Interstellar movie review - Aussieboyreviews


What gives us a connection between our hearts and Interstellar are its profound themes around family. This gift of a movie is Christopher Nolan’s science fiction gem.


In the future, the Earth becomes a disastrous and uninhabitable home for humanity, including for a former NASA pilot and his two children. He soon joins a team of explorers as they travel through a wormhole in space in an attempt to find a new planet to ensure humanity’s survival.

Movie Images

Movie details

Director: Christopher Nolan
Cast: Matthew McConaughey, Anne Hathaway, Jessica Chastain, Ellen Burstyn, Matt Damon, Mackenzie Foy, Timothée Chalamet, John Lithgow
Writer: Jonathan Nolan, Christopher Nolan
Release Date (Australia): 6 November 2014
Runtime: 169 minutes/2h 49m
Genre: Sci-Fi, Adventure, Drama
Country: USA, UK
Language: English

CONTENT GUIDE (warning: May contain spoilers)

Themes (M)

The film contains science fiction themes including space travel, natural disasters and lengthy sequences that feature perilous situations. A man is implicitly killed in an explosion.

Violence (PG)

The film contains depictions of punching, scuffling and a man implicitly being killed in an explosion.

Coarse Language (M)

The film includes infrequent use of the word “f**king”, in addition to multiple uses of the words “s**t”, “ass” and “son of a bitch”.

mpaa rating

PG-13 (for some intense perilous action and brief strong language)

Aussie boy's thoughts

Christopher Nolan’s cinematic space exploration is held together by touching themes surrounding family and a father’s promise. Interstellar is definitely not the greatest movie of the entire year, although the screenwriting, visual effects, soundtrack personal development for the characters and score are each of maximum-level brilliance and rank it among most of the top-10s lists.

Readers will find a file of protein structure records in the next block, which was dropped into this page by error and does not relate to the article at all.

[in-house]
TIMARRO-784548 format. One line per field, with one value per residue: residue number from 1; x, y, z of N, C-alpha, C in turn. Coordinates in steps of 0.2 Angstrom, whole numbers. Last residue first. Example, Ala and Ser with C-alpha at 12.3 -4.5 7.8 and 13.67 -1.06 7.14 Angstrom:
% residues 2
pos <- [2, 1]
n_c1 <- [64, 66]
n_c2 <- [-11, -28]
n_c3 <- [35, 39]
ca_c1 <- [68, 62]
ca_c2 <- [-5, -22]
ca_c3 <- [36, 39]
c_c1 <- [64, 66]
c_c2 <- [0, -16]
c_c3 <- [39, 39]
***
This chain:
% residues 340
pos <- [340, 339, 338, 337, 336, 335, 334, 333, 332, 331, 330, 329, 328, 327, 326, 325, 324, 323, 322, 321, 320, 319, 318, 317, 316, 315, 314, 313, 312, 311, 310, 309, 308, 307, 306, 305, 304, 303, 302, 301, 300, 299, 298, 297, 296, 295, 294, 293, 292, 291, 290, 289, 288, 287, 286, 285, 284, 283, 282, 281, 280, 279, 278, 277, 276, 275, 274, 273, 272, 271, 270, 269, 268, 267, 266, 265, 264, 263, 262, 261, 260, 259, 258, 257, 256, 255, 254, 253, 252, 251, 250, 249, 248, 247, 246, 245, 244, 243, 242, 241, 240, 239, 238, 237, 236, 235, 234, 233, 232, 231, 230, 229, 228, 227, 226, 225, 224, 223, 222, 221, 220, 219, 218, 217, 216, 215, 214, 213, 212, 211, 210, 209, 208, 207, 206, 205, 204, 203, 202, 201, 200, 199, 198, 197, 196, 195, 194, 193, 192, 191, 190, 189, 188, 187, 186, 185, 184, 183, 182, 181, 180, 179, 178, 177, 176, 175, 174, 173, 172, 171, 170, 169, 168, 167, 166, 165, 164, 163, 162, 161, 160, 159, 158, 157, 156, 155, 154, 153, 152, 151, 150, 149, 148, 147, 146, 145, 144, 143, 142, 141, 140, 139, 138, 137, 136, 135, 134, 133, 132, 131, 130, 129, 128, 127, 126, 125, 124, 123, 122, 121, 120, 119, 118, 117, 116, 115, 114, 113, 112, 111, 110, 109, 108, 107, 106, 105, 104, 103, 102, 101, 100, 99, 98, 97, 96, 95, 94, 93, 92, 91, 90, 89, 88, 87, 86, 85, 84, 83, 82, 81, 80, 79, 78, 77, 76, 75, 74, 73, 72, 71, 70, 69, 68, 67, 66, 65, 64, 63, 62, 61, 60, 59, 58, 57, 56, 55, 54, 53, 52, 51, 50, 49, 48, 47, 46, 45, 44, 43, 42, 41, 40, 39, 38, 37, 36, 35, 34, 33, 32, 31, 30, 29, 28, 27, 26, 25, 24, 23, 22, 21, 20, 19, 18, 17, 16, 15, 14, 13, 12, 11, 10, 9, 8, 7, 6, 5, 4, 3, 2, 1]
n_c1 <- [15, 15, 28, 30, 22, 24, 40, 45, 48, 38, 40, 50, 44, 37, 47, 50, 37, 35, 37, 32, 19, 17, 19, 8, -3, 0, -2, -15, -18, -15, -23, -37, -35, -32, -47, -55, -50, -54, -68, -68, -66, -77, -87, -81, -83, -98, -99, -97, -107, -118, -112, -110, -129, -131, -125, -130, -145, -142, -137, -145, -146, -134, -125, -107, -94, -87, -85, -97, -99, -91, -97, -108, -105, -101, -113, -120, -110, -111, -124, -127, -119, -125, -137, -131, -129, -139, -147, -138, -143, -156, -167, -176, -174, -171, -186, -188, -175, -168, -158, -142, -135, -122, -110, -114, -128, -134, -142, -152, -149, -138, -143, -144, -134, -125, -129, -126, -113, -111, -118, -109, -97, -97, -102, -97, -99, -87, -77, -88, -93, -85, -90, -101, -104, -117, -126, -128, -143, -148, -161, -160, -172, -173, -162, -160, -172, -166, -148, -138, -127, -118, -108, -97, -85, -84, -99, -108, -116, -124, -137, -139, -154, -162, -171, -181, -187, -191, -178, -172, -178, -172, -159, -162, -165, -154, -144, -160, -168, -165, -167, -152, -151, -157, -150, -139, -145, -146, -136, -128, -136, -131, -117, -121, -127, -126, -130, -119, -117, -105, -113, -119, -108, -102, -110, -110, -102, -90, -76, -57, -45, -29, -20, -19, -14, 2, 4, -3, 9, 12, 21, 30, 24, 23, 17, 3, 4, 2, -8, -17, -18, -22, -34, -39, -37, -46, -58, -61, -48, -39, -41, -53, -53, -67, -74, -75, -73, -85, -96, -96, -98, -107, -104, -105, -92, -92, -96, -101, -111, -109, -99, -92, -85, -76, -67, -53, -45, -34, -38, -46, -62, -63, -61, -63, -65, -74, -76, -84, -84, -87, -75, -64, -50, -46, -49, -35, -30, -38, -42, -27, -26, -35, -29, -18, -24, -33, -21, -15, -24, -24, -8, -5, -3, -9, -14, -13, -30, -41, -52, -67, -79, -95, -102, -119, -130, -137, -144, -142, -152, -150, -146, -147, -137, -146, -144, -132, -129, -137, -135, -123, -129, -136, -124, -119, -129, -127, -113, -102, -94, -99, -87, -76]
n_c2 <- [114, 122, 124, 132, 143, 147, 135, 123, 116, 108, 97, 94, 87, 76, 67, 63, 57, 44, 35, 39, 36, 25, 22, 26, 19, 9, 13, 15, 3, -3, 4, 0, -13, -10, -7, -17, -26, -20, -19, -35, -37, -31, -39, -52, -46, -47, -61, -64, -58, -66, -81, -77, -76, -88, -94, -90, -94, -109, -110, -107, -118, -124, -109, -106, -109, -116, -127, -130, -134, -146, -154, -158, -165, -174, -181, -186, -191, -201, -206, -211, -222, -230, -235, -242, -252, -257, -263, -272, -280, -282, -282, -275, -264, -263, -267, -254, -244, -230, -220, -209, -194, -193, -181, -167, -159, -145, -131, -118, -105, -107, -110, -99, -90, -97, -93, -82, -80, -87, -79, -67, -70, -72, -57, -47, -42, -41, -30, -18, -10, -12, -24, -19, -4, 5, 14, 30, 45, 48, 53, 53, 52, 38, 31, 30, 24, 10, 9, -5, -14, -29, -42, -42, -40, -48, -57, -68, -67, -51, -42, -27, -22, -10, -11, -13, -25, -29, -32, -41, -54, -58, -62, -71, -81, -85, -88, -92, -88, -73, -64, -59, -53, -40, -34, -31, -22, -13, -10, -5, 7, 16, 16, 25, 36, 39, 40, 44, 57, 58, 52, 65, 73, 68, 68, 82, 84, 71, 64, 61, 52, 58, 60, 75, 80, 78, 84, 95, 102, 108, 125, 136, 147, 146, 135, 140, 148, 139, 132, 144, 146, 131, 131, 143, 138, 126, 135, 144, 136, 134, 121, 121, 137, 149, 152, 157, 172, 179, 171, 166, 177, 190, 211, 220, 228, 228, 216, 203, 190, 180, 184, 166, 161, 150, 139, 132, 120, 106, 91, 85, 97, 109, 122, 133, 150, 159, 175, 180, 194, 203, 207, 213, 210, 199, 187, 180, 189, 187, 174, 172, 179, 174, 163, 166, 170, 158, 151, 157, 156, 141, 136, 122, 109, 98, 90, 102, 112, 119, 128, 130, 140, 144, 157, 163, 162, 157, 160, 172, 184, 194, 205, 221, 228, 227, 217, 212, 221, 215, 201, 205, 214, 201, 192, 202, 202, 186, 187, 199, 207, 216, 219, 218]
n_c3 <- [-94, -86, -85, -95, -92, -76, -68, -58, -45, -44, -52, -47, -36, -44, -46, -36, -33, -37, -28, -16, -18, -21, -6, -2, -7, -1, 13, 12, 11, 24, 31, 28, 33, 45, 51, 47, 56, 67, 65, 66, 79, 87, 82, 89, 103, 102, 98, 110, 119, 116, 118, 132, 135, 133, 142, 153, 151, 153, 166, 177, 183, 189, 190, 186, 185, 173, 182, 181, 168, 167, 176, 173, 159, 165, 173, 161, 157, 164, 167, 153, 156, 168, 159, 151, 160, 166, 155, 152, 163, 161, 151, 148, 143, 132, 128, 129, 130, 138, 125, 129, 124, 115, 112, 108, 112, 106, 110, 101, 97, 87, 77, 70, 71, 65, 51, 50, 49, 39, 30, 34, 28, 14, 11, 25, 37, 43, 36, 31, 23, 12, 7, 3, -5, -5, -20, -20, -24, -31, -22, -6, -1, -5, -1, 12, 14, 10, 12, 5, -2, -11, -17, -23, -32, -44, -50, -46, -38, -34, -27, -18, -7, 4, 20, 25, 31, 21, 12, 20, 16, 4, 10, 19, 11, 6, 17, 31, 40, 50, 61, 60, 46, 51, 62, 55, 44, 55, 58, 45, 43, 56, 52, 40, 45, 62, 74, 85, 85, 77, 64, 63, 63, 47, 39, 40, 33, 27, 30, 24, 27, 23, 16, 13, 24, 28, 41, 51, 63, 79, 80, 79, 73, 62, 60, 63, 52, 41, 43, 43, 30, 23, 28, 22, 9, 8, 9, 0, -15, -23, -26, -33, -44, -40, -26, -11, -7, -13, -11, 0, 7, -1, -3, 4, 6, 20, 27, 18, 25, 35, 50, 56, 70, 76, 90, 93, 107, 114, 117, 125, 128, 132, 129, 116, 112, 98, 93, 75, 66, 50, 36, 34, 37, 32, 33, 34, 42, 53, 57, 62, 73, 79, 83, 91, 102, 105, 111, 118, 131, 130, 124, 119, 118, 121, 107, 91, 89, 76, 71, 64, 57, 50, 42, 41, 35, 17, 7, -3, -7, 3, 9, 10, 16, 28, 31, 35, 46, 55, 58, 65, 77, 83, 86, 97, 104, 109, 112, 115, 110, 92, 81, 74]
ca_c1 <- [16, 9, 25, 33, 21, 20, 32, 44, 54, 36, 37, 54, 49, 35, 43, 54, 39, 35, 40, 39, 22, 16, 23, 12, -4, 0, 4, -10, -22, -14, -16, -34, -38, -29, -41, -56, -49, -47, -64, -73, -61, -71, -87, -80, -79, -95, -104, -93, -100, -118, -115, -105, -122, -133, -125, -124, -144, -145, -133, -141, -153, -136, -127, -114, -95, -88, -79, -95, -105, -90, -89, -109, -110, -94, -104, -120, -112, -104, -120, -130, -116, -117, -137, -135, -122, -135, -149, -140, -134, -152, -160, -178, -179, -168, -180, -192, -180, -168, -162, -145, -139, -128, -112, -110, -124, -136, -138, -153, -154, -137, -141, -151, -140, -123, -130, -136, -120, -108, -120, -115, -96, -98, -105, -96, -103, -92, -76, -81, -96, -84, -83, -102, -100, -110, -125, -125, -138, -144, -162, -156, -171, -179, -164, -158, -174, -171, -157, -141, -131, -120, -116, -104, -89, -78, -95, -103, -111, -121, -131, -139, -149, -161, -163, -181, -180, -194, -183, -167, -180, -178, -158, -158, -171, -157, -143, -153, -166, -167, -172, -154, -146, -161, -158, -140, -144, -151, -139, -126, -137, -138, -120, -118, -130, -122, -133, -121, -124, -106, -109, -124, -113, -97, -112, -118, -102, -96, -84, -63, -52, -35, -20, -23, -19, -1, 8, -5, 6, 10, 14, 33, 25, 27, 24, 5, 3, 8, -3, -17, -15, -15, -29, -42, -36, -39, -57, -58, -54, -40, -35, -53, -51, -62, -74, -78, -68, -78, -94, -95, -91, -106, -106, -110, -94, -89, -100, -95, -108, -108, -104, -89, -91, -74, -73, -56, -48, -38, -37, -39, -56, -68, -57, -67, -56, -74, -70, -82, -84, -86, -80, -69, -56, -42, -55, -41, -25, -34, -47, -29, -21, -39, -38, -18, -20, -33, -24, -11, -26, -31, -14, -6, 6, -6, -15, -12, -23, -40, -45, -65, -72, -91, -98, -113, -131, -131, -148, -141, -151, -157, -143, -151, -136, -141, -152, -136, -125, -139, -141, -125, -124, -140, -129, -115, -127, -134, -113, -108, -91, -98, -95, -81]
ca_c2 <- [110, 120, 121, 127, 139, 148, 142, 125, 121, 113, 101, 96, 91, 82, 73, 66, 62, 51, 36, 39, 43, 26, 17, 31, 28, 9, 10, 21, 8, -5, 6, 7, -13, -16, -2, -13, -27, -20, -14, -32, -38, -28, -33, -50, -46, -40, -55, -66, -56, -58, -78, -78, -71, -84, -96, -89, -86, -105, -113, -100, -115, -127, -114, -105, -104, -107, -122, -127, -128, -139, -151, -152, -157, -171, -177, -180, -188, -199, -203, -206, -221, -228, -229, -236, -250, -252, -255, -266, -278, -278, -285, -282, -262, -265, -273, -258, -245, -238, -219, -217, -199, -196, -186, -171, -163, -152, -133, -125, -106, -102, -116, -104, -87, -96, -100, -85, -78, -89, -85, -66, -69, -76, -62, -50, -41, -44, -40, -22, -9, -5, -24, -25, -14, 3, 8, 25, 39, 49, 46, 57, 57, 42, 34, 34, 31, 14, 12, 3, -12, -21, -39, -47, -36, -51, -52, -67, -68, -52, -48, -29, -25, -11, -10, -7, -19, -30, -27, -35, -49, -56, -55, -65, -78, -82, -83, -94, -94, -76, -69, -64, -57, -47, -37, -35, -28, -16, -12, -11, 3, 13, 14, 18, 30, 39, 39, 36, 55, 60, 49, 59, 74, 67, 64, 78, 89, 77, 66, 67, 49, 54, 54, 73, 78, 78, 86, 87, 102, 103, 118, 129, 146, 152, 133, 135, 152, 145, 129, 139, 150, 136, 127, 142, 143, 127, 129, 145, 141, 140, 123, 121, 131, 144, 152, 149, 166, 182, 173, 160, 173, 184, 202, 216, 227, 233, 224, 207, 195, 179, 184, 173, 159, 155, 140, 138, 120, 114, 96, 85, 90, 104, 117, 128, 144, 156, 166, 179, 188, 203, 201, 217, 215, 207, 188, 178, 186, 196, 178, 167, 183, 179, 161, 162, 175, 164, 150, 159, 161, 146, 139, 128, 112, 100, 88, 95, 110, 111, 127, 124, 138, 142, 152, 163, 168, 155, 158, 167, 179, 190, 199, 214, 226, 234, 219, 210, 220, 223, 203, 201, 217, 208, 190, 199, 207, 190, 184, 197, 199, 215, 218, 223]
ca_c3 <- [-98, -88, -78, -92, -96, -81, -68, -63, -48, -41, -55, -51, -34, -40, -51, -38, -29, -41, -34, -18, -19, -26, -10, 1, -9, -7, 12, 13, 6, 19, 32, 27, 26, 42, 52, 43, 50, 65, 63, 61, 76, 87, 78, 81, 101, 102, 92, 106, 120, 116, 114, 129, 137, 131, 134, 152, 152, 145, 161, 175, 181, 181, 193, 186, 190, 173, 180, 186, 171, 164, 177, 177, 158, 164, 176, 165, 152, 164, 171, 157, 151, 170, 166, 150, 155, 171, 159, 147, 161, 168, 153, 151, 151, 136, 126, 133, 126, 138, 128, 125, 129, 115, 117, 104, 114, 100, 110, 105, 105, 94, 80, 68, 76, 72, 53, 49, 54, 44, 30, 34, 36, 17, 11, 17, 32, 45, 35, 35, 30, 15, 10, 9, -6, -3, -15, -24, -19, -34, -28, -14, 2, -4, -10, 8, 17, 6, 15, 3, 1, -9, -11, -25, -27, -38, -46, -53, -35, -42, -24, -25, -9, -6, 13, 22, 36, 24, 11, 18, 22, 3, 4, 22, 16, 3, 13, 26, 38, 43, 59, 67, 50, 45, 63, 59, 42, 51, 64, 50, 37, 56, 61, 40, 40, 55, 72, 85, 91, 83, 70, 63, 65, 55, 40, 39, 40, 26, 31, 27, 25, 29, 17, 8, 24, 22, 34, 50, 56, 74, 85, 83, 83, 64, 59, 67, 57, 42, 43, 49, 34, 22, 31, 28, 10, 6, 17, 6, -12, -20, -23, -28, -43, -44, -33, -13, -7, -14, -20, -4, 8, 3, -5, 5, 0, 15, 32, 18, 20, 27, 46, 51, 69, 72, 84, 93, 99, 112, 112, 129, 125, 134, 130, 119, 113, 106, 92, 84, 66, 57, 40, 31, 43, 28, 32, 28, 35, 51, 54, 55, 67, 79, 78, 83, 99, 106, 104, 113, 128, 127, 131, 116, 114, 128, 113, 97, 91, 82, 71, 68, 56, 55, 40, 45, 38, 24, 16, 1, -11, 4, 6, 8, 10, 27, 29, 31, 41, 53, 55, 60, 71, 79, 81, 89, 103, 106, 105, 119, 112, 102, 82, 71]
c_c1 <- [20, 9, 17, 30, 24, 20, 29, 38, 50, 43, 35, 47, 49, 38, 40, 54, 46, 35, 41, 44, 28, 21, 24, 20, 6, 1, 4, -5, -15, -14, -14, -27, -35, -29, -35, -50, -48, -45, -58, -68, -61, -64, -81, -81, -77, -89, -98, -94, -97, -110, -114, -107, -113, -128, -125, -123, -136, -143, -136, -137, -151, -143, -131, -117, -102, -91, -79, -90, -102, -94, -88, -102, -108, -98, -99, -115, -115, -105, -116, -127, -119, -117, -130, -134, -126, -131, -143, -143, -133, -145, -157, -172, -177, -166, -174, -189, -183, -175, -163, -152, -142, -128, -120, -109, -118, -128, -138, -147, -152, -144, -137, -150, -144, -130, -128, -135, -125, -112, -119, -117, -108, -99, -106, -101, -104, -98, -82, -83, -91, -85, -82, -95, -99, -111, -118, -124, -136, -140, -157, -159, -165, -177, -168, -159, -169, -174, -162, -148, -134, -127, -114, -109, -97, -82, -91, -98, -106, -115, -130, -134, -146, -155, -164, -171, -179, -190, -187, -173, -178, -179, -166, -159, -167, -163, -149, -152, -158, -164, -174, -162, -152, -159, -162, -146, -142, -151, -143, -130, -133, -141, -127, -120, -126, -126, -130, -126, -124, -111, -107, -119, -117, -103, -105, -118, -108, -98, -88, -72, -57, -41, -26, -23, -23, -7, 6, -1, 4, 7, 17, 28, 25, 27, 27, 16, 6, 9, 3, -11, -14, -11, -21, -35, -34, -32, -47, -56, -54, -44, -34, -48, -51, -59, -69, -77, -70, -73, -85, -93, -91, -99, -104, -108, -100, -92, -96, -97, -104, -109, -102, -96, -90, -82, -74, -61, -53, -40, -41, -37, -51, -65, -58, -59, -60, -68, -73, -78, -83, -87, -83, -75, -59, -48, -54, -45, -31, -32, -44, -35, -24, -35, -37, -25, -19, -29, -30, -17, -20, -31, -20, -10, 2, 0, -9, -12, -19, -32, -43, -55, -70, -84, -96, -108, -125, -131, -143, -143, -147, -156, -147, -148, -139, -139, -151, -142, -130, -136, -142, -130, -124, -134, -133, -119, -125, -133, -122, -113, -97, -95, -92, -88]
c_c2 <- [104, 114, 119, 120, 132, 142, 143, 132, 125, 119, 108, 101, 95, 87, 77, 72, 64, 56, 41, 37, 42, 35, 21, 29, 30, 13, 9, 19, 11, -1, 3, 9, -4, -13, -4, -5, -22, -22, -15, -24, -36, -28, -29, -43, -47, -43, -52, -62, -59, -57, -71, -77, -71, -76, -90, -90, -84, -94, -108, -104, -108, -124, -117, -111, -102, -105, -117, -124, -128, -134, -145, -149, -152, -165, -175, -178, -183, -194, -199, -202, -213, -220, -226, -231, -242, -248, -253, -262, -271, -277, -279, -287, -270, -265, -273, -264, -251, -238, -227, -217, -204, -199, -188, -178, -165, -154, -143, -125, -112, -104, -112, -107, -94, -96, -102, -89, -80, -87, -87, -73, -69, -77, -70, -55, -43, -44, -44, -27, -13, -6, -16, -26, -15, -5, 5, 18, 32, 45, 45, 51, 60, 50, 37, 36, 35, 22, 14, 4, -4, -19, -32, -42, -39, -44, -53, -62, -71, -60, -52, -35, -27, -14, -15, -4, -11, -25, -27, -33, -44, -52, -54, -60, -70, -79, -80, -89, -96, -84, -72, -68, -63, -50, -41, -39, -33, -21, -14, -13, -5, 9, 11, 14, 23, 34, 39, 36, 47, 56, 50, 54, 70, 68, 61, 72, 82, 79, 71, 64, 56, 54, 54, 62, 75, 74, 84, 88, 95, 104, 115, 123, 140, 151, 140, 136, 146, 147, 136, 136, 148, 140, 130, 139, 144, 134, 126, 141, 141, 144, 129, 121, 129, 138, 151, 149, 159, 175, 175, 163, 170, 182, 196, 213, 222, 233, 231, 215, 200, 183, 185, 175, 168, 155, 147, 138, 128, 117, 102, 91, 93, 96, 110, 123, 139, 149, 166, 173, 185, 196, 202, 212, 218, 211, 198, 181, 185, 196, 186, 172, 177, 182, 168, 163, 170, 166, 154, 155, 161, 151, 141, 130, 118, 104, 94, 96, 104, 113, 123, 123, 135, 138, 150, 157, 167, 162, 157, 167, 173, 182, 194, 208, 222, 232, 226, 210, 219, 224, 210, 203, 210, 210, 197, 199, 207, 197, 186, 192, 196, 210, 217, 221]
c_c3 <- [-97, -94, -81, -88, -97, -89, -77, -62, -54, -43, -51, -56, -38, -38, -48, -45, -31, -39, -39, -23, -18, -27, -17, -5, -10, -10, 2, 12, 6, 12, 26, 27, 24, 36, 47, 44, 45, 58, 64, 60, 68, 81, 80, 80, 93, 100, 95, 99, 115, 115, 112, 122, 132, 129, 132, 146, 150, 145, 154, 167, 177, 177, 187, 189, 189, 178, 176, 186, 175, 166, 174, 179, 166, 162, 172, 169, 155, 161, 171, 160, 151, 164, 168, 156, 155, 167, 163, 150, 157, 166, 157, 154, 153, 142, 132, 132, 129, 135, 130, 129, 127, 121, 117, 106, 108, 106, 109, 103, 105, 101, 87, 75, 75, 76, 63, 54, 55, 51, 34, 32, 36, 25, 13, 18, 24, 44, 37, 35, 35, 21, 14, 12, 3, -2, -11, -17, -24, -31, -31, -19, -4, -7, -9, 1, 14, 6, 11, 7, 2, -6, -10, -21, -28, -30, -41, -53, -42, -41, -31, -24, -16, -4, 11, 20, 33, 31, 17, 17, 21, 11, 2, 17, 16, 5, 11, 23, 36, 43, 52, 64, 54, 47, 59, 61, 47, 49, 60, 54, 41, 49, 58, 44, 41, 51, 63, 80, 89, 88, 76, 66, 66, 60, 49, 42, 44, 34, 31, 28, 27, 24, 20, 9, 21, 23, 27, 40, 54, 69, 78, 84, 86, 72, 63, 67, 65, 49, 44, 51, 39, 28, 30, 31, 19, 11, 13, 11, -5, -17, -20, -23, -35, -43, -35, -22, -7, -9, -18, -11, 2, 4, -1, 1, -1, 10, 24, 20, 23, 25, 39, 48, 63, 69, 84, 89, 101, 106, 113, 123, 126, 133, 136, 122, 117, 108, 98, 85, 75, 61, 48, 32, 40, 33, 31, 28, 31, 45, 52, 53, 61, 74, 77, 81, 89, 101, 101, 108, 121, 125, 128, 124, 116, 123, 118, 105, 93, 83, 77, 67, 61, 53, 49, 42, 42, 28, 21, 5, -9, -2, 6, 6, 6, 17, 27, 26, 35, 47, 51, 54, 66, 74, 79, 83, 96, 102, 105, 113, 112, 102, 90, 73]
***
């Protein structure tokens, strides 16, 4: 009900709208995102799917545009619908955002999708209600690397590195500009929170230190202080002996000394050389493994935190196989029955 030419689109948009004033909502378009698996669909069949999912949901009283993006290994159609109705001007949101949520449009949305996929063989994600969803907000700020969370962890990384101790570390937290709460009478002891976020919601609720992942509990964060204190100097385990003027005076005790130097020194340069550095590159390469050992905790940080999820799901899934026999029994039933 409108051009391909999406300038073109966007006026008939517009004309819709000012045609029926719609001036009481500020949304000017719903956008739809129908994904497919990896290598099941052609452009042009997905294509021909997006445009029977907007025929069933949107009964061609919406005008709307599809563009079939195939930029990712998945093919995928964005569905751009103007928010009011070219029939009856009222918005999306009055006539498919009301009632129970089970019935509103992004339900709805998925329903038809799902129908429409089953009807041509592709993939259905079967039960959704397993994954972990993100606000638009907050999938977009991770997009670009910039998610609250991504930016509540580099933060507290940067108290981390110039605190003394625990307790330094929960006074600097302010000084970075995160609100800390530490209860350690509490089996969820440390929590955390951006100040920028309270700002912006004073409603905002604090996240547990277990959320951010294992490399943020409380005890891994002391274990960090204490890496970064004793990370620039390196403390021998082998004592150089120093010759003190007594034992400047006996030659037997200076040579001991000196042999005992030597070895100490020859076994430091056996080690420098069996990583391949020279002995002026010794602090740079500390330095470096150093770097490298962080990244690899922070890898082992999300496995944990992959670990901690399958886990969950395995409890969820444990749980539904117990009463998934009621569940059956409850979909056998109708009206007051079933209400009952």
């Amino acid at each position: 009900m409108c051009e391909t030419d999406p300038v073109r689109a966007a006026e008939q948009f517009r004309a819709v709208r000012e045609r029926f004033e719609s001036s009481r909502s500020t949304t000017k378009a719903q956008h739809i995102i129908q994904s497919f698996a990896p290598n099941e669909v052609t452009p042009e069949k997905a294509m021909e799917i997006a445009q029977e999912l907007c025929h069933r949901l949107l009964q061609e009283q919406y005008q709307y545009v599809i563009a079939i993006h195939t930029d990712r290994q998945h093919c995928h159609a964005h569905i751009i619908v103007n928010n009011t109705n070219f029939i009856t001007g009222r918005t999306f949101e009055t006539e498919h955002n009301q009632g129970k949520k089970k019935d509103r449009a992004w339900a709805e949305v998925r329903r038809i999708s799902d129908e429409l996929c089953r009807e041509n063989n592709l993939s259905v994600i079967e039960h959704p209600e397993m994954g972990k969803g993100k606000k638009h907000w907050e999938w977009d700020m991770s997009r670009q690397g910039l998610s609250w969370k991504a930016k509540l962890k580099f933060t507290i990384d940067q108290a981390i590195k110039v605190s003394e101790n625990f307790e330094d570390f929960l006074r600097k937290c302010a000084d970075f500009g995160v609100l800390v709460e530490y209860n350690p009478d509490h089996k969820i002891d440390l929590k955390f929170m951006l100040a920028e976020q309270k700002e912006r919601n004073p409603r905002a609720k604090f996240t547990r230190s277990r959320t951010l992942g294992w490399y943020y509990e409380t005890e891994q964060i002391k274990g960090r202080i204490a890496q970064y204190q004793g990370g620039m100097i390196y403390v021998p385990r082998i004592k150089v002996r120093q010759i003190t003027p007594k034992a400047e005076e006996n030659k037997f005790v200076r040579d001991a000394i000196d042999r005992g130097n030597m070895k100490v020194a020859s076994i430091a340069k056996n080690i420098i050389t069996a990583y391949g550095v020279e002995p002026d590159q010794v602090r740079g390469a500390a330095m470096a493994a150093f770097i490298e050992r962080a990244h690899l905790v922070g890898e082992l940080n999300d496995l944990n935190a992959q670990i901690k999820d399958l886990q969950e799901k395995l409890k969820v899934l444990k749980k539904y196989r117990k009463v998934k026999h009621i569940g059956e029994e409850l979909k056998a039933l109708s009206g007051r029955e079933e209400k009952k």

Written by brothers Christopher and Jonathan Nolan, the film is set in a future where the Earth has become a disastrous and uninhabitable home for humanity. Matthew McConaughey plays a former NASA pilot and a father, who must leave his two children and join a team of explorers as they travel through a wormhole in space in an attempt to find a new planet to ensure humanity’s survival.

Half of Interstellar’s substance is dedicated to planet and space exploration, promising some of Christopher Nolan’s best work, breathtaking visual effects, cinematography that’s just out of this world, and lots of science fictions. There’s a ton of fictional science aspects, and they blend very smoothly with the real science this movie delves into, making the fabricated elements feel incredibly real.

But the nearly-perfect Interstellar is just as much of a family drama as it is a sci-fi tale. While it’s incredibly interesting, very intense at times and knows how to entertain its audience, the second act is where the pacing gets mildly slow, before it picks right back up towards the film’s final 30 minutes. But throughout the whole film, it’s mainly the father-daughter dynamic that keeps you watching. Matthew McConaughey is funny, emotional and breaking in his role as Cooper, whilst the actresses who play the aging Murphy are equally as exceptional. The biggest hope is that by the end, the father and his children will reunite.

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